On January 2, 2013, the U.S. Department of Health and Human Services (HHS) announced its first settlement involving a breach of protected health information (PHI) affecting fewer than 500 individuals. Under the terms of the settlement, Hospice of North Idaho (HONI) has agreed to pay HHS $50,000 to resolve potential violations of the HIPAA Privacy Rule. The settlement arises from an incident that occurred in June 2010 in which an unencrypted laptop containing the electronic PHI of 441 patients was stolen. HONI reported the breach to HHS pursuant to its duty under the Health Information Technology for Economic and Clinical Health (HITECH) Breach Notification Rule, which requires covered entities to report breaches affecting less than 500 individuals to the Secretary of HHS on an annual basis.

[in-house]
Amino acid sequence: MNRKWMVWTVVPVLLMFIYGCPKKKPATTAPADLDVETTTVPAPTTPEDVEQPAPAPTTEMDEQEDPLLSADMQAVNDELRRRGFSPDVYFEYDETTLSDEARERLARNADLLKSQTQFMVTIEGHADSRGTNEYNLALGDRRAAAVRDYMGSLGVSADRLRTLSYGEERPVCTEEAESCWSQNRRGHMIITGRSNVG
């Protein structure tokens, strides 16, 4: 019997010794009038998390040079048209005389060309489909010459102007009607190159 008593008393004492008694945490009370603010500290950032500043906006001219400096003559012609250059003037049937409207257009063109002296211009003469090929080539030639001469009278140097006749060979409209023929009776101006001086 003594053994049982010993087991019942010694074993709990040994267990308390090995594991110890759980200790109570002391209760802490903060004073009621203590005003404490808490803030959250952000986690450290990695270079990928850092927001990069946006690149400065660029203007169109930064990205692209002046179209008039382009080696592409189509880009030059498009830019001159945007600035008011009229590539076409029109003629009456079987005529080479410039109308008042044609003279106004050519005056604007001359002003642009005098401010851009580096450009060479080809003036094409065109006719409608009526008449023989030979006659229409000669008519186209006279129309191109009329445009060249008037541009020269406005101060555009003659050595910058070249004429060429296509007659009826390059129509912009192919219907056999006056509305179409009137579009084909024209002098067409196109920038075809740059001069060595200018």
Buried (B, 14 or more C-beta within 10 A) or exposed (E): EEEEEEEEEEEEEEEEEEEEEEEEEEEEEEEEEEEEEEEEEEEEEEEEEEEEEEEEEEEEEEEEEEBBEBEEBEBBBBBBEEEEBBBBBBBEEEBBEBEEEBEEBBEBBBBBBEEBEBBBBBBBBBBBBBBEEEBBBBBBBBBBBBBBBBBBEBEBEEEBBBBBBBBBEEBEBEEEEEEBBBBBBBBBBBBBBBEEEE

The press release announcing the settlement reveals that HONI likely made itself a target of an enforcement action by HHS after the agency discovered that HONI had not conducted a risk analysis to safeguard PHI and did not have policies to address mobile device security, which are required by HIPAA. This settlement should serve as another reminder to healthcare providers of all sizes to develop policies and procedures to protect PHI before a breach occurs. In this case, if HONI had spent the modest time and expense of encrypting the PHI on the laptop before it was stolen, HONI could have saved itself from the national notoriety bestowed on it by this settlement.
A copy of the settlement can be found here: http://www.hhs.gov/ocr/privacy/hipaa/enforcement/examples/honi-agreement.pdf
David Dirr is an attorney at the Northern Kentucky office of Dressman Benzinger LaVelle and is a member of the firm’s healthcare and litigation practice groups. He is licensed to practice in Ohio, Kentucky, and Indiana. David concentrates his practice on the areas of Medicare and Medicaid reimbursement, anti-kickback law, the Stark law, and HIPAA.« Back to news